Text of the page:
Assessment framework for wireless V2V communication-based ITS applications
Author(s)Rajiwade, Swapnil Shankar
Assessment framework for wireless Vehicle-to-Vehicle communication-based Intelligent Transportation Systems applications
Massachusetts Institute of Technology. Dept. of Civil and Environmental Engineering.
Moshe E. Ben-Akiva.
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Inter-vehicle communication enabled by wireless technology is an emerging area of Intelligent Transportation Systems (ITS). This technology has generated great interest among automobile manufacturers and ITS researchers alike because of its potential to improve safety and non-safety ITS applications by supporting data collection and dissemination at the individual vehicle level. A modelling framework based on a microscopic traffic simulator is presented in this thesis to explore the effects of wireless Vehicle-to-Vehicle (V2V) communication based ITS applications on traffic performance. Microscopic traffic simulators describe the interaction between drivers and infrastructure at individual vehicle level. The behaviour models in microscopic traffic simulators describe driving decisions like route choice, car-following and lane-changing. The existing behaviour model is extended to incorporate the effect of V2V communication based applications by tying information generated by the application to the behaviour model. A case study on a road network in Singapore with green light prediction application as the V2V communication application is implemented. The car-following model in MITSIMLab is modified to account for speed advisories generated by green light prediction application. The application shows gains in travel time savings and a smoother traffic flow as a result of the green light prediction. Higher improvements across penetration rates were observed at high demand levels. The incremental impact of the application on traffic performance tapers off at higher penetration rates. Drivers responding to the speed advisories also affect vehicles immediately following them. Hence the effective penetration rate of the application is higher than actual penetration rate. The results imply that the green light prediction application would reduce the average number of halts per trip by approximately 10% at existing travel demand. The current model can be extended to test other V2V based ITS applications and to couple with a wireless network simulator to represent wireless data flows more realistically.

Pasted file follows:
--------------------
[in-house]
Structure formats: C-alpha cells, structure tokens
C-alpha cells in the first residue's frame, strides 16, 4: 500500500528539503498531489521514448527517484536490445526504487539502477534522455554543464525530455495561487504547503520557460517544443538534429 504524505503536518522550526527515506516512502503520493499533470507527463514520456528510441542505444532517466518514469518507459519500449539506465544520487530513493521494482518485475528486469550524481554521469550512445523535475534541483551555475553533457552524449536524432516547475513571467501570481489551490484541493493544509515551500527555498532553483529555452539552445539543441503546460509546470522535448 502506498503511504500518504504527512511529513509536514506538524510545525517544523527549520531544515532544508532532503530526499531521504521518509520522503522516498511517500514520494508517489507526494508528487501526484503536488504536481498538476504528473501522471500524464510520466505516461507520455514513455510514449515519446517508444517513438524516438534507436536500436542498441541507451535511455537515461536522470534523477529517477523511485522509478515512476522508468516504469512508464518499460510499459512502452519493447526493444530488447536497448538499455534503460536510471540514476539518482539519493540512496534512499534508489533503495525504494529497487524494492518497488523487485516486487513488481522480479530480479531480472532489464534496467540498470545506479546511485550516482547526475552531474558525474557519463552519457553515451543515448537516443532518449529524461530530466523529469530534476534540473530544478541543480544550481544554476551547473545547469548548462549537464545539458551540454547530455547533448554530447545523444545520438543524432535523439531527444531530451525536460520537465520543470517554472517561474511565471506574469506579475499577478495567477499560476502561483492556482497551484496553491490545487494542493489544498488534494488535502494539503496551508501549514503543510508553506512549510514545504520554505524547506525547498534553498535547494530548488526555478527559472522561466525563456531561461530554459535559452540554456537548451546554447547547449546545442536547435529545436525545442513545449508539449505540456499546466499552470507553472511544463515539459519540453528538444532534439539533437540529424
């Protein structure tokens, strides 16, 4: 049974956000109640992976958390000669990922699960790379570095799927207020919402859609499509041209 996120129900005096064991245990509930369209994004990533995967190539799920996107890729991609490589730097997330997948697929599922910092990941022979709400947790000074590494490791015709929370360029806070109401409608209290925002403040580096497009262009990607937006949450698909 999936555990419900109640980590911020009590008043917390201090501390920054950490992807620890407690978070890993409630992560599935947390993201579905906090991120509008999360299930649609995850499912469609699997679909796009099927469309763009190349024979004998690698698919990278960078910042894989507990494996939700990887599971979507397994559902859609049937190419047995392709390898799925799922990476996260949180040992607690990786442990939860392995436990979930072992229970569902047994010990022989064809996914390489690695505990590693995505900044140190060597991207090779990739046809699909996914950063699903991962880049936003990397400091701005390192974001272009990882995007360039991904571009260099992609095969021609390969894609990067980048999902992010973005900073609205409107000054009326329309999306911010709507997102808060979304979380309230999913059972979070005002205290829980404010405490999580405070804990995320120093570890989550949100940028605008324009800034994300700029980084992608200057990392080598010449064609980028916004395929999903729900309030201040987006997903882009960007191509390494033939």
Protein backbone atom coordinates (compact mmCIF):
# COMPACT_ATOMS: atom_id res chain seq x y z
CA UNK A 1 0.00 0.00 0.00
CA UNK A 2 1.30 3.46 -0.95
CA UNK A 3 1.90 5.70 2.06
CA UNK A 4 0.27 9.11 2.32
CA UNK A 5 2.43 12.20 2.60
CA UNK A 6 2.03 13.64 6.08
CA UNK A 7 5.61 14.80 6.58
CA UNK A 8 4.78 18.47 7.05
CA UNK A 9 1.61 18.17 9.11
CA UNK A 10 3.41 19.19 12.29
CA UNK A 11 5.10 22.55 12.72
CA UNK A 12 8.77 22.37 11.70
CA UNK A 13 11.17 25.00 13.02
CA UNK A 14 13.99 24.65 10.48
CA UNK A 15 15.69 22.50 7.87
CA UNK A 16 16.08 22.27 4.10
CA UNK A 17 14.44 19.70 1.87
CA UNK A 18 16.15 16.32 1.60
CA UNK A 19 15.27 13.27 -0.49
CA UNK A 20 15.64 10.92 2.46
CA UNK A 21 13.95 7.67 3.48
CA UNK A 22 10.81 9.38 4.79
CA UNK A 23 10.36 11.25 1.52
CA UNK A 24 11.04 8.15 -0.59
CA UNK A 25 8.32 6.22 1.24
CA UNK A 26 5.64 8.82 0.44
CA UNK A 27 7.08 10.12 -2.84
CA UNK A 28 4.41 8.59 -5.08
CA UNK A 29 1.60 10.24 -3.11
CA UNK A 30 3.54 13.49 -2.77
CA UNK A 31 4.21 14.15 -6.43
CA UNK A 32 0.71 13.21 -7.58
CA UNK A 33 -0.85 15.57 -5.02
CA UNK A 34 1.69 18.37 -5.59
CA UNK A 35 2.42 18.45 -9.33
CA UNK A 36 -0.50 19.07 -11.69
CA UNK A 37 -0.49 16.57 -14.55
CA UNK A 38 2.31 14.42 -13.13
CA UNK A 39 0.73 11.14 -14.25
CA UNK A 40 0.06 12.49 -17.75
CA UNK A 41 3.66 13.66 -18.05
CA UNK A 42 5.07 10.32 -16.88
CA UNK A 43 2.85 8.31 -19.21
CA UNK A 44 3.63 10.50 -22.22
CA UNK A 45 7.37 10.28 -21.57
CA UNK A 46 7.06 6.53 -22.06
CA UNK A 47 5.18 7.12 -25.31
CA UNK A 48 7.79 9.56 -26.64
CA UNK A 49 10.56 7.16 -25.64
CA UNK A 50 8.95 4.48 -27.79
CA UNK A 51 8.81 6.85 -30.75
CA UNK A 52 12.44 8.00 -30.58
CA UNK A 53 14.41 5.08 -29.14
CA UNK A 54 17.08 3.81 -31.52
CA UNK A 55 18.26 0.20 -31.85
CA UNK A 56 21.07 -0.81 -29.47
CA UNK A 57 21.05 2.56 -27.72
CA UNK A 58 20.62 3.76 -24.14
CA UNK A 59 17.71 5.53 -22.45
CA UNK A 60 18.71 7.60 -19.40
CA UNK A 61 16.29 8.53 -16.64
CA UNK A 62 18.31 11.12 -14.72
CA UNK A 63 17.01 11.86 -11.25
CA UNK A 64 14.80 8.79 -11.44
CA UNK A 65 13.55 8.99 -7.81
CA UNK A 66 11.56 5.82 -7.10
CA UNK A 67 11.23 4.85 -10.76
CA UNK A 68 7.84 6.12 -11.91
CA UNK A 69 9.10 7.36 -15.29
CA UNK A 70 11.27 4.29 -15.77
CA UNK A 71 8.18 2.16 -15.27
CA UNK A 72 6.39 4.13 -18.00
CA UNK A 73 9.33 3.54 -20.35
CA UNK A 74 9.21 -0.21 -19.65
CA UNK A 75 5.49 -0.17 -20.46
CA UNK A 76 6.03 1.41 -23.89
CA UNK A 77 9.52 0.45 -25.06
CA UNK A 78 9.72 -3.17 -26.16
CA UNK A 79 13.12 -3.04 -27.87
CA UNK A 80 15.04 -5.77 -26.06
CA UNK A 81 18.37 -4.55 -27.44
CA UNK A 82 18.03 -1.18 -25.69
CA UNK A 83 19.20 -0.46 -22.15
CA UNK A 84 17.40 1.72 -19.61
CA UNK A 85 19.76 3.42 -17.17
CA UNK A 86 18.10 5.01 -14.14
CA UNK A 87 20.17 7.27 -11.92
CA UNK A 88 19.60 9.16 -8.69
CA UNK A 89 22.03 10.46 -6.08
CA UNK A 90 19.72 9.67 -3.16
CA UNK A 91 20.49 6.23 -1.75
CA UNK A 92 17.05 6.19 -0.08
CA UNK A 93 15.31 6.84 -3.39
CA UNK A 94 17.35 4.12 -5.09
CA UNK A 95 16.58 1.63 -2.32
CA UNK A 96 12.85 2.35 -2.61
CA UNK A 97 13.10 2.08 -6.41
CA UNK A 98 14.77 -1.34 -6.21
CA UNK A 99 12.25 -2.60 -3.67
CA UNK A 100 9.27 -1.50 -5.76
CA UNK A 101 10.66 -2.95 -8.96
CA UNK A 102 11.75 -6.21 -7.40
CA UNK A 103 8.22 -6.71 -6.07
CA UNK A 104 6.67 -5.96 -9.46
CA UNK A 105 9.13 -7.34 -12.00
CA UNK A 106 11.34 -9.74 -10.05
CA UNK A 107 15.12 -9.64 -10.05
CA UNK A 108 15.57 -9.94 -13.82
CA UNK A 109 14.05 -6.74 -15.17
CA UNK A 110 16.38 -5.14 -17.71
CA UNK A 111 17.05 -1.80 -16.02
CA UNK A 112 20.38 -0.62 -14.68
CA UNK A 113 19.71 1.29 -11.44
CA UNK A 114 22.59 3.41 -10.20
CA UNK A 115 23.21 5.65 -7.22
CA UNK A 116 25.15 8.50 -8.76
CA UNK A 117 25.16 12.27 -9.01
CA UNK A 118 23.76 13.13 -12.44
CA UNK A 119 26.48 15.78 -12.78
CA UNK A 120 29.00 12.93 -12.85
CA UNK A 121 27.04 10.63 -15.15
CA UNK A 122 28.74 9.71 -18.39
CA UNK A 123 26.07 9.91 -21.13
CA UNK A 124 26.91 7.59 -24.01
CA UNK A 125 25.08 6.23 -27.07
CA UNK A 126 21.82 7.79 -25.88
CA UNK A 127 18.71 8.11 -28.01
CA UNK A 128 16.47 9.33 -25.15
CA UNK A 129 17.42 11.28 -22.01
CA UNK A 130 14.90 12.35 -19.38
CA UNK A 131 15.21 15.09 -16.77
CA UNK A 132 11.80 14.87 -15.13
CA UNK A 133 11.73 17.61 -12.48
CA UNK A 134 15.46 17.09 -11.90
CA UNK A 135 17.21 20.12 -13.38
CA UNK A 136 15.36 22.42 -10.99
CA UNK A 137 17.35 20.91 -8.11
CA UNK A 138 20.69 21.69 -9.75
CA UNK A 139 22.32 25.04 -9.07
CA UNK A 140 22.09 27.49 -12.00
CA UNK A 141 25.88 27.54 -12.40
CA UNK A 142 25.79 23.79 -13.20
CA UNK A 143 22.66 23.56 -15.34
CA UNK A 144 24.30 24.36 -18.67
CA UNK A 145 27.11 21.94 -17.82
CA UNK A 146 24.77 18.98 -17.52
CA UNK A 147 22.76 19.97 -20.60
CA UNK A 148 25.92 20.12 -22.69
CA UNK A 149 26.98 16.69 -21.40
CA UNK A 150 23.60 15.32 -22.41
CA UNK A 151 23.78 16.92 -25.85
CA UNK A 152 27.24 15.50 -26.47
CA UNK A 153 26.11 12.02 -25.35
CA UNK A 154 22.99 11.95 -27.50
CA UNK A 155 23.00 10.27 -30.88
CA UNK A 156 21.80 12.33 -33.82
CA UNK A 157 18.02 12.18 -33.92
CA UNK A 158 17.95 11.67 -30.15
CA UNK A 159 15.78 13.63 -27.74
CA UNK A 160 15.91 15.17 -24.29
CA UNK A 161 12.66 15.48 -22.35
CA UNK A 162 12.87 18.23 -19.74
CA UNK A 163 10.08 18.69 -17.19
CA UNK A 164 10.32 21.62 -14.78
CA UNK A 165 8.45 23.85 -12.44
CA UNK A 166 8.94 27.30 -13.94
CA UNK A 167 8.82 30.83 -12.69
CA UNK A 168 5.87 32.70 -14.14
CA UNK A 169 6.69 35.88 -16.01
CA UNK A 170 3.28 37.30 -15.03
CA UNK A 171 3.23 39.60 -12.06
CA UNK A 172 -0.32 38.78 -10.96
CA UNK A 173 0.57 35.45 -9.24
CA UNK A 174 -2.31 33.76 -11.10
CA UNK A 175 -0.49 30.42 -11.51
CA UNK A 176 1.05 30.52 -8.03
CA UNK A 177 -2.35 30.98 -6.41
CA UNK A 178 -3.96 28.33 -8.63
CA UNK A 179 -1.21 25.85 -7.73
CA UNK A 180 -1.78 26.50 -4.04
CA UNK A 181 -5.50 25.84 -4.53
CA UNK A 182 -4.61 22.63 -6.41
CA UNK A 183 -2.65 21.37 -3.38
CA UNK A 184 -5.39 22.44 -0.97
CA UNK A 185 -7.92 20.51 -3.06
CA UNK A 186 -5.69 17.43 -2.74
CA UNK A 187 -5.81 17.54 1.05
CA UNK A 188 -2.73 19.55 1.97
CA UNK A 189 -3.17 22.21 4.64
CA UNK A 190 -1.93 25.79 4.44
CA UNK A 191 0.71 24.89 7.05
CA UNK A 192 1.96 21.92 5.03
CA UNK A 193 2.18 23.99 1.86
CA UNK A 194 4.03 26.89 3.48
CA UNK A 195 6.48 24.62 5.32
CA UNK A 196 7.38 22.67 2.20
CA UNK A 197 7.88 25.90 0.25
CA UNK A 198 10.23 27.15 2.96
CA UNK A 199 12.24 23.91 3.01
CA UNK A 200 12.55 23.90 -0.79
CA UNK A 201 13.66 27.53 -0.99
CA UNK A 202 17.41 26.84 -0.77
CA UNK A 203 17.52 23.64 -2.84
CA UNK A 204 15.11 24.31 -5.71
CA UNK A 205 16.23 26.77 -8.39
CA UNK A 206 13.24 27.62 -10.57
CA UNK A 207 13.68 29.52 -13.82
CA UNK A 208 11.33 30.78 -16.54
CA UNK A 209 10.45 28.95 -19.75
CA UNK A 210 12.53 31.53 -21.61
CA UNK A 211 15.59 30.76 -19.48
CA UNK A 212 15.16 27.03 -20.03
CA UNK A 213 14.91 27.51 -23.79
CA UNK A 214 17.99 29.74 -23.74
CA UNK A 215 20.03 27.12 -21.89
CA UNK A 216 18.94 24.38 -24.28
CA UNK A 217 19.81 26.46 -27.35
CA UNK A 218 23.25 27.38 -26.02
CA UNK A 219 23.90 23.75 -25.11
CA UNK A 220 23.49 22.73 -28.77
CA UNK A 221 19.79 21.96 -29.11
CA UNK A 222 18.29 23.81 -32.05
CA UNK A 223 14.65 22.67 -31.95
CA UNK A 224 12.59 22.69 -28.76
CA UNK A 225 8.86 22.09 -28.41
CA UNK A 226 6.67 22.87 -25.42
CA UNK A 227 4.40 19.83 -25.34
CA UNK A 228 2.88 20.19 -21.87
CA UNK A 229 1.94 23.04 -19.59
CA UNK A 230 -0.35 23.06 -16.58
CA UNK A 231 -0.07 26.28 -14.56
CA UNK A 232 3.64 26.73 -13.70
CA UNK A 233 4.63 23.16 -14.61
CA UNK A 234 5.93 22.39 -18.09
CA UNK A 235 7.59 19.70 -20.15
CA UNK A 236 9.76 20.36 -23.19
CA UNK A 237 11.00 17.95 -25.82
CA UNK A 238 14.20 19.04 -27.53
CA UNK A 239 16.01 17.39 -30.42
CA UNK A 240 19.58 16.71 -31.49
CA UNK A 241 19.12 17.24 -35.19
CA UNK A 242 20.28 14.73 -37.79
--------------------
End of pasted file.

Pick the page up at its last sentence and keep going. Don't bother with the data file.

Thesis (S.M.)--Massachusetts Institute of Technology, Dept. of Civil and Environmental Engineering, 2011.Cataloged from PDF version of thesis.Includes bibliographical references (p. 87-91).
DepartmentMassachusetts Institute of Technology. Dept. of Civil and Environmental Engineering.
Massachusetts Institute of Technology
Civil and Environmental Engineering.